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Carpenter Ants, Chimney Flashing, Pointing

D107D107 Member Posts: 1,670
edited June 29 in THE MAIN WALL
Three years ago we had closed-cell foam installed in our attic under the roof. All’s been going well, esp. energy savings and comfort. Last week my wife noticed powder (sawdust-sized particles) from the insulation falling from the top of the chimney in one area. See photos. (1924 house)

Had an exterminator out today. Said white powder could be the white caulking outside of roofing flashing. To us it looks and feels like the foam. Said ants usually gravitate towards moisture and rotted wood, and would show some excreta or a few dead ants--none of which were visible. Recommended I get a roofing co or chimney co to check flashing and inspect chimney top from outside. If it's ants, he can come by with a micro-injection guaranteed for 90 days.

After he left I re-inspected and finally found a scout ant coming from the area where chimney meets foam. So I have a roofing company coming to check the flashing. And we'll have a micro-injection in a few days. I would spray it myself in the meantime but perhaps wait for company to come to get them all in once place.

From the photos I can see possible openings from bent copper flashing which was installed in 2012; white caulking could be compromised. Also brick pointing looks a little spotty in a few places. Perhaps water can pool somewhere inside chimney? Hard to say. In ten days ants have dished out probably a few cups of foam so I'm tempted to spray something at them myself just to halt them a bit--afraid of them starting on the attic wood, but perhaps best to wait for the pros so I don't end up inadvertently moving them to another place. I did hear a slight rustling noise the other night, so I'm not surprised it's ants. I've also included a photo from before the foaming took place.













Comments

  • mattmia2mattmia2 Member Posts: 1,297
    There are lots of places for water to sit on and leak in that chimney on top of that decorative ledge. I would repoint it and consider making a coping that extends from under that plate on top of the chimney all the way to off the edge of that ledge to shed the water away. Especially if you are someplace that freezes, snow is just going to sit on top of that ledge and work its way in to the mortar joints and bricks.
    D107
  • FredFred Member Posts: 8,422
    edited June 24
    That flashing was not installed correctly. The sides should lay under the shingle and then lap over the shingle once past the front and back flashing. Step flashing on the sides is even better. The front and back flashing should lap over the top of the shingle. From the looks of that 6th picture, it just looks like the flashing is chaulked to the sides of the chimney with no lap under the side shingles and probably no overlap on the front or back. Also, your 2nd picture shows wood damage from moisture, around the chimney.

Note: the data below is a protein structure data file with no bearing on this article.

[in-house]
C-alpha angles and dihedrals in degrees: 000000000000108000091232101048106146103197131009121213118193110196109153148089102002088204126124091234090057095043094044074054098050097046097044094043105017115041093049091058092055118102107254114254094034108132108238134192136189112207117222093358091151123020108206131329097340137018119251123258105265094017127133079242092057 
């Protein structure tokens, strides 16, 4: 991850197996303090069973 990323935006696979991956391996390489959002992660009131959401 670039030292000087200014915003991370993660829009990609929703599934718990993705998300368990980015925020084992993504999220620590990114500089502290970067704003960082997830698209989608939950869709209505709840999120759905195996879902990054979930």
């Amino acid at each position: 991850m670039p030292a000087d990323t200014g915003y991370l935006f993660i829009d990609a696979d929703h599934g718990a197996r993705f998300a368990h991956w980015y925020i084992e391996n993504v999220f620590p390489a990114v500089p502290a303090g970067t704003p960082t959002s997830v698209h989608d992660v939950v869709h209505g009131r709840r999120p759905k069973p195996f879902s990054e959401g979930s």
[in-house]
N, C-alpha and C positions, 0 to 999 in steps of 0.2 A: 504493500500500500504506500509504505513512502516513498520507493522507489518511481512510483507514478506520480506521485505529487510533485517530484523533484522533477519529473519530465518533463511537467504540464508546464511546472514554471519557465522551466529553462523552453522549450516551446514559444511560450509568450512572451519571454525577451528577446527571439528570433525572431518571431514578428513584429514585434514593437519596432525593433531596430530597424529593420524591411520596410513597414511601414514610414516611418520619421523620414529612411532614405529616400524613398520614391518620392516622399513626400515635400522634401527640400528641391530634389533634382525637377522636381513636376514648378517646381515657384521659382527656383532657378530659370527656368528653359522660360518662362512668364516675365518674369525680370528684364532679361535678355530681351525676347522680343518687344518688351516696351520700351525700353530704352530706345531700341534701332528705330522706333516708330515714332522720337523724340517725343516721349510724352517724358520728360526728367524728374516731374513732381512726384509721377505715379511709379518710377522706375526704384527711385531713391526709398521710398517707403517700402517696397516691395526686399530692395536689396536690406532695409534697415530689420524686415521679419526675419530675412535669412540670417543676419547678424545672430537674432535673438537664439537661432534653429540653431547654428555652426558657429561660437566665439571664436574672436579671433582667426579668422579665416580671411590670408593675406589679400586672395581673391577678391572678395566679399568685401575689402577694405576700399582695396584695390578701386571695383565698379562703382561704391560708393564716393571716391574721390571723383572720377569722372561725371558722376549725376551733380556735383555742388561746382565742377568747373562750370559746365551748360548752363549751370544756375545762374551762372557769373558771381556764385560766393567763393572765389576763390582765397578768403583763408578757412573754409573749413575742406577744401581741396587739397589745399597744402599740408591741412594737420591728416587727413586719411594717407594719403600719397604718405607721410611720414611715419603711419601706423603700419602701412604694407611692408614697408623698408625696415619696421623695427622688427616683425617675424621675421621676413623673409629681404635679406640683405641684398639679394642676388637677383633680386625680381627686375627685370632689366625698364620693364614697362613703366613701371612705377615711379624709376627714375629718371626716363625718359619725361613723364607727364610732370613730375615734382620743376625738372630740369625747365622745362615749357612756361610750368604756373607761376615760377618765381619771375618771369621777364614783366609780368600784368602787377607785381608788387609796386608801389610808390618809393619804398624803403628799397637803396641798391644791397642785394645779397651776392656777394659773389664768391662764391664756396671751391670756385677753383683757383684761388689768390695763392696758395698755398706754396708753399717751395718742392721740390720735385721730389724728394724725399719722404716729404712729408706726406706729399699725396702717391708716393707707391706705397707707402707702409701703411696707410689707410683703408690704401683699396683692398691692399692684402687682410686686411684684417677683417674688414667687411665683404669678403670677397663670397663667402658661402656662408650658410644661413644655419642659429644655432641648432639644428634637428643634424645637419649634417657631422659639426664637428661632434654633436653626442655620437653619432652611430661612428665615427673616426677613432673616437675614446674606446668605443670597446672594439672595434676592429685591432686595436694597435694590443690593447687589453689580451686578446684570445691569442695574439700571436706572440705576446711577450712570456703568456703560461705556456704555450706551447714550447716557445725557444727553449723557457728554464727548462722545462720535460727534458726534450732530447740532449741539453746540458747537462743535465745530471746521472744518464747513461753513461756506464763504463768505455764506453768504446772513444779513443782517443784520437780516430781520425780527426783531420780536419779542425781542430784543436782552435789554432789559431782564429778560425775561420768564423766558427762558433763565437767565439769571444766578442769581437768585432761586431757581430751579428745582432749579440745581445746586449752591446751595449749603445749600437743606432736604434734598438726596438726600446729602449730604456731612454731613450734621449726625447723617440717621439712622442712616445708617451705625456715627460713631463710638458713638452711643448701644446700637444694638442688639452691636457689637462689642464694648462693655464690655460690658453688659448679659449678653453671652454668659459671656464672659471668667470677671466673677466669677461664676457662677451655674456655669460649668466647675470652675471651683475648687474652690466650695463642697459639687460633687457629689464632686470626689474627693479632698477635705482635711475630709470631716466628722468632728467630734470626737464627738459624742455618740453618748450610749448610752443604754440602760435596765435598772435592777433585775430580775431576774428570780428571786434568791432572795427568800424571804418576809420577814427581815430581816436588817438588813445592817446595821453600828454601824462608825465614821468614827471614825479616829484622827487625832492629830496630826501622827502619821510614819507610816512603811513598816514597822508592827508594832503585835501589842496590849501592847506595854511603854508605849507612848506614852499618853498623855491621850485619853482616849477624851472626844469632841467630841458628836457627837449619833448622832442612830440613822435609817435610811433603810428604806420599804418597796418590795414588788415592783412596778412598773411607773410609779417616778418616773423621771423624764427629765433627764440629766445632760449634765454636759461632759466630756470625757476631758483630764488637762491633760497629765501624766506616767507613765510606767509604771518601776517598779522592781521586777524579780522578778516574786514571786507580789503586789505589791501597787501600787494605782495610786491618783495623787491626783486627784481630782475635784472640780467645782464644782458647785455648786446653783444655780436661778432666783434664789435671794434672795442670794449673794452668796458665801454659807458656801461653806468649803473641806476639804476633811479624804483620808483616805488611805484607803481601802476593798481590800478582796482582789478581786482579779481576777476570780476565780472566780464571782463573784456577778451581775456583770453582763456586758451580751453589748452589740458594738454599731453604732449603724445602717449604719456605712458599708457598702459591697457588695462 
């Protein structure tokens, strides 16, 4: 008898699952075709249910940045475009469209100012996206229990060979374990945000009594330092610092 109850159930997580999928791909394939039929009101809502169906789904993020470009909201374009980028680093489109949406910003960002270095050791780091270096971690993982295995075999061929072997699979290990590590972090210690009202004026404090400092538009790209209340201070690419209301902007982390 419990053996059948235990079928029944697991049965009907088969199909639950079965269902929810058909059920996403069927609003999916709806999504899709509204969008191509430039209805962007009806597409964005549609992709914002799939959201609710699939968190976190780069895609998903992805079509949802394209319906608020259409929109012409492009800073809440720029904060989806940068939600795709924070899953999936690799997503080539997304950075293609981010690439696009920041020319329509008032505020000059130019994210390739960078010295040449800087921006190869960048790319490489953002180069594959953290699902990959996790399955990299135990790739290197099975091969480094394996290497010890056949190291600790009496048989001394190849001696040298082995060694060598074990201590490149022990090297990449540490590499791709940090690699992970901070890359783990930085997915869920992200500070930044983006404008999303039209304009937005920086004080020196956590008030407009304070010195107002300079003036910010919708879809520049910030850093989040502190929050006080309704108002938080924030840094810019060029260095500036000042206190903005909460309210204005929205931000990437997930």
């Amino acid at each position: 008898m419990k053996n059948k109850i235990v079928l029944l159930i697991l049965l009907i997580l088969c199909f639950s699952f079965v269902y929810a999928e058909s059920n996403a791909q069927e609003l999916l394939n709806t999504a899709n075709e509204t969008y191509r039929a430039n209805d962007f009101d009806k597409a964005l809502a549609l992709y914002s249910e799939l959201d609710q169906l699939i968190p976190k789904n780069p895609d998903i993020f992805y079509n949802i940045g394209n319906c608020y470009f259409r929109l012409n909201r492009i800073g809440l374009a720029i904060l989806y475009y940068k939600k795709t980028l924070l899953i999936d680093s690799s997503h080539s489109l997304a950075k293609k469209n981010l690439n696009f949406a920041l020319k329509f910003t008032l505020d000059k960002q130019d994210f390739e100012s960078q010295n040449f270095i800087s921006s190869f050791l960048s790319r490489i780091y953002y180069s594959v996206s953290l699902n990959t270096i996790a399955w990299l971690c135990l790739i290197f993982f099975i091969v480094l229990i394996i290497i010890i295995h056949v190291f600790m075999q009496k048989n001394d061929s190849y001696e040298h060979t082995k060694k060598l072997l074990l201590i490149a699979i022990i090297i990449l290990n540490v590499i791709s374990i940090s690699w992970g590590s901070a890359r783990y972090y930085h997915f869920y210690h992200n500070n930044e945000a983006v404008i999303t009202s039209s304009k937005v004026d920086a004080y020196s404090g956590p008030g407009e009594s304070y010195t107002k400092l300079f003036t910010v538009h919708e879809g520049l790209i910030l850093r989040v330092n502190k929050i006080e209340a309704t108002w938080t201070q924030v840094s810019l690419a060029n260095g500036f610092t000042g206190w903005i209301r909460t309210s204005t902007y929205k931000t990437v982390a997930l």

D107
  • Jamie HallJamie Hall Member Posts: 12,847
    Agreed. You have water coming in around -- and probably through -- that chimney. The top mortar is shot -- notice the mesh sticking out (shouldn't do that!), so that needs to be redone, then a metal -- preferably copper -- cap over the top and out beyond the decorative course (3rd course down) and then bent down, to shed water beyond the chimney onto the roof.

    Then the roof flashing should have been set into the mortar joints between the bricks, not just caulked to them. Caulk is nice, simple, cheap, quick, and doesn't hold up beyond a year or two on brick. And, as has been said, it must continue out onto the shingles to do much good -- and that should be sealed down with quality roofing cement.

    And do get someone after the carpenter ants. They can cause considerable havoc in damp or rotten wood.
    Br. Jamie, osb

    Building superintendent/caretaker, 7200 sq. ft. historic house museum with dependencies in New England.

    Hoffman Equipped System (all original except boiler), Weil-Mclain 580, 2.75 gph Carlin, Vapourstat 0.5 -- 6.0 ounces per square inch
    Zmanmattmia2D107
  • ZmanZman Member Posts: 5,827
    Ants, like most all living things need water. Get rid of the water and you will be rid of the ants.
    "If you can't explain it simply, you don't understand it well enough"
    Albert Einstein
    D107
  • TotalTotal Member Posts: 5
    I have used Termidor before , Spray one carpenter ant or where you see them walking , wait a few days , all are dead . One will infect the complete nest . https://www.amazon.com/gp/offer-listing/B0058DGMKG/ref=dp_olp_afts?ie=UTF8&condition=all&qid=1593038387&sr=8-4
    D107
  • HomerJSmithHomerJSmith Member Posts: 923
    edited June 25
    Ya, carpenter ant are a ****. They can do a lot of damage to a structure, over time. I've had a lot of experience with those critters.

    Where ever they're nesting in foam or fibre glass insulation, they do come out to forage. I would put a perimeter around the house of Antrol and spray with ant spray where they're entering the structure. When the Queen dies the nest dies.

    They're really not bad, they're natures recyclers. It's an ordered Universe.

    Erin, the meaning of a word, in many cases, is determined by the context in which it is used. This especially true in Economics. Words have multiple meanings.
    verb (used without object)
    ****Slang. to complain; gripe; difficulty

    We live in a Political Correct age where words have only one meaning and it is usually taken offensively. Ya, I know you probably have a filter.
    D107
  • D107D107 Member Posts: 1,670
    Thanks for the great replies. It shows me that no matter how much you might trust a contractor--the two chimney guys were very well reputed and one I'd had very good experiences with--we consumers must do our own research. All these twenty two years no one has suggested there was any problem with the way it was. (Top part of Chimney was repointed many years ago.)